a_kleider at yahoo.com
Sun May 16 13:37:23 PDT 2010
A bit more clarification please:
dns queries can be iterative ('polite') or recursive ('demand' a definitive answer vs just a referral.) Assuming the foregoing to be correct, what exactly is ment by a "recursive dns server?"
>From what I've read, the implication is that a 'recursive server' (e.g. unbound) is a name server that is willing to _accept_ recursive requests but itself uses _iteration_ (so in that sense is 'iterative') to get the answer to the recursive request.
Am I on the right track?
--- On Tue, 5/4/10, Rick Moen <rick at linuxmafia.com> wrote:
> From: Rick Moen <rick at linuxmafia.com>
> Subject: Re: [sf-lug] pdns-recursor
> To: "Linux userGroup" <sf-lug at linuxmafia.com>
> Date: Tuesday, May 4, 2010, 7:39 PM
> Quoting Alex Kleider (a_kleider at yahoo.com):
> > It's working!
> > Adding
> > access-control: 10.0.0.0/8 allow
> > to /etc/unbound/unbound.conf
> > did the trick.
> > Grant was pointing me in that direction but I didn't
> really appreciate
> > what he was trying to tell me until I read Rick's
> notes on how to
> > trouble shoot DNS.
> > Thank you very much.
> You're very welcome.
> > Am I right in my assumption that what's in
> /etc/resolv.conf on the
> > plug (the machine running unbound) becomes
> Well, not really. It's a good question, and the
> matter actually bears
> thinking about.
> Brief review of context: Any TCP/IP machine is (or
> can be) a DNS
> client. Unix machines have client functionality
> tucked away inside part
> of the system libc (which is GNU glibc in Linux's
> case). The
> configuration files for that client functionality are -- on
> most Unix
> machines -- /etc/resolv.conf and /etc/nsswitch.conf .
> (Don't worry
> about the latter if it seems mysterious. Leave it
> Most people don't think about resolv.conf (let alone
> because they either set it once and forget, or leave its
> entirely up to DHCP. However, it's worth remembering
> that _each_
> machine has a client setup, which affects how _its own_
> TCP/IP stack
> works -- and not anything else. That client setup
> thus affects only
> programs running _on_ the machine in question.
> Applying that general truth to host 'plug': If you
> tweak the contents
> of /etc/resolv.conf on 'plug', you are determining where
> the DNS queries
> go that are generated by programs running _on_ plug that
> make reference
> to hosts elsewhere by hostname -- DNS-using network
> You might be surprised to learn that Unbound (like other
> is _not_ one of those DNS-using network applications.
> Unbound doesn't
> use DNS client services. Why? Because that
> would create a
> chicken-and-egg problem. So, e.g., unbound.conf's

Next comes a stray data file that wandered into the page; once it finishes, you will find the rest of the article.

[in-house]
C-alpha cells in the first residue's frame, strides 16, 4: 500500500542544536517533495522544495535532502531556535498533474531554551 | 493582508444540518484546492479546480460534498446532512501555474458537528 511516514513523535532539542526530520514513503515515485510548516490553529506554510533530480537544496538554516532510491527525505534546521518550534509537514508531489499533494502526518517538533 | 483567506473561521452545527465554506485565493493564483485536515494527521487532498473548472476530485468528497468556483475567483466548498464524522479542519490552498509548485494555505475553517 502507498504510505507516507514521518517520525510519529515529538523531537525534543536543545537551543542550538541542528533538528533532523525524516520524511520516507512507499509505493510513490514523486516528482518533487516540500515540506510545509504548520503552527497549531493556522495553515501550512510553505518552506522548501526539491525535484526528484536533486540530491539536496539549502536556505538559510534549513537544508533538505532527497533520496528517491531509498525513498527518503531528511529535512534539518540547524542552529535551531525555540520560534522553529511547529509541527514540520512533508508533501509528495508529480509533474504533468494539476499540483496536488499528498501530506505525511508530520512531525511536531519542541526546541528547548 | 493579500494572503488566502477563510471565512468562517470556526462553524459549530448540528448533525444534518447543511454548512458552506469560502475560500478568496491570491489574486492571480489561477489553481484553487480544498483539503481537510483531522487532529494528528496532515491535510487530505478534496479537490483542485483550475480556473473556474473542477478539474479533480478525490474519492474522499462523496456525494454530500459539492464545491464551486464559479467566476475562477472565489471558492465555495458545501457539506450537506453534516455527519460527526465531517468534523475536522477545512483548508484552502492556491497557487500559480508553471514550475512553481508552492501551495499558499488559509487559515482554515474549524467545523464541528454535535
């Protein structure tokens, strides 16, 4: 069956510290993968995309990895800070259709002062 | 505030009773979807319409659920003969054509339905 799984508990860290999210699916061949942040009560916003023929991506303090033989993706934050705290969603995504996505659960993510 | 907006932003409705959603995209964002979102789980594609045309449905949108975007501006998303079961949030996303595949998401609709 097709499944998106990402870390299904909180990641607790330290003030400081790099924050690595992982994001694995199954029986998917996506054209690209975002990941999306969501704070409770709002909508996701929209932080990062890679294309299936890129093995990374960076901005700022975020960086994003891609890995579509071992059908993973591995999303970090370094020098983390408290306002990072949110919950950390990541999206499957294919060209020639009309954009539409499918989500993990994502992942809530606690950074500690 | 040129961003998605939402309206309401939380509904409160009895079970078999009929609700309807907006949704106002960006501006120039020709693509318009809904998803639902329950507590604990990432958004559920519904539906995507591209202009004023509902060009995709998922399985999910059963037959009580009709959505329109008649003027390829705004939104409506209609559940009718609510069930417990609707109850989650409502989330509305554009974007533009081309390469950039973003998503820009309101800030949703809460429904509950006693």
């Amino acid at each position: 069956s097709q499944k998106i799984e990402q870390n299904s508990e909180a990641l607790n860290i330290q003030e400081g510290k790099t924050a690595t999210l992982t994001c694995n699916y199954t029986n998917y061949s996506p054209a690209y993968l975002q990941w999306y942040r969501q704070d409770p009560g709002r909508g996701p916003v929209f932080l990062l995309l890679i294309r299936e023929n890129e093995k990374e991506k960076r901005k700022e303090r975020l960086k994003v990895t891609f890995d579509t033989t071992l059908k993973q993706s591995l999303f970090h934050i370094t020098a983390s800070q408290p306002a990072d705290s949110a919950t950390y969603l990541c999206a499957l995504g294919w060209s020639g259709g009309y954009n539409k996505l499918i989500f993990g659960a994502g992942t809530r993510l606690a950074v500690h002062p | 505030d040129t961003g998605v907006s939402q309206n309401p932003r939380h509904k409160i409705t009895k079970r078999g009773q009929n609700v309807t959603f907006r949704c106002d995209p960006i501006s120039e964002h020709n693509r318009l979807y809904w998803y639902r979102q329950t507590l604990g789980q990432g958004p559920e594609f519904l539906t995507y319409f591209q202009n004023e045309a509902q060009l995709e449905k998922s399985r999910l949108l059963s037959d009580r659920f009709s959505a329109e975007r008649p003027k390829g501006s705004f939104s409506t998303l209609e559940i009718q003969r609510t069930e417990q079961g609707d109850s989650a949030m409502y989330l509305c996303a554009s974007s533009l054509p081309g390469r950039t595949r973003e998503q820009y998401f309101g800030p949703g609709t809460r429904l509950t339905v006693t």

> references to
> machines elsewhere is by IP address only.
> But presumably you have things other than Unbound running
> on 'plug', or
> you might want to, at least, and you want to be able to use
> DNS services
> there. So, you wonder, should you tell 'plug' to
> consult 'plug' only
> for its DNS?
> > Should I change it to a one liner consisting of
> > nameserver localhost
> > and delete what was there before, namely:
> > search sonic.net
> > domain sonic.net
> > nameserver 220.127.116.11
> > nameserver 18.104.22.168
> > ??????
> You could. The argument in favour is 'Hey, I like
> sonic.net, but my own
> recursive nameserver is the last word in really, really
> close, and I'd
> rather get local nameservice from, y'know, a really local
> The argument against is: 'If Unbound is hung or not
> running, then all
> nameservice on plug will be offline.'
> You could make a good argument either way. One
> fence-straddling option
> would be to put '#' marks in front of the two existing
> lines referencing
> sonic.net nameserver IPs. If Unbound is ever not
> running, you just
> uncomment one or both of those lines, and you instantly
> will get local
> DNS services back.
> 'Hope that helps.
> By the way, you can certainly get away with 'nameserver
> localhost' in
> /etc/resolv.conf, because the static hosts mapping file,
> includes a stable and reliable definition of what IP the
> name 'localhost'
> should always resolve to (unless you screw up that file,
> which can
> result in some really puzzling problems, let me tell
> you). _However_,
> the 'nameserver' lines in /etc/resolv.conf should really
> point only to
> numerical IP addresses. Therefore, 'nameserver
> localhost' is a slightly
> irregular way to say it, avoidably making local nameservice
> dependent on
> the /etc/hosts file. The correct way to say that is
> 'nameserver 127.0.0.1'.
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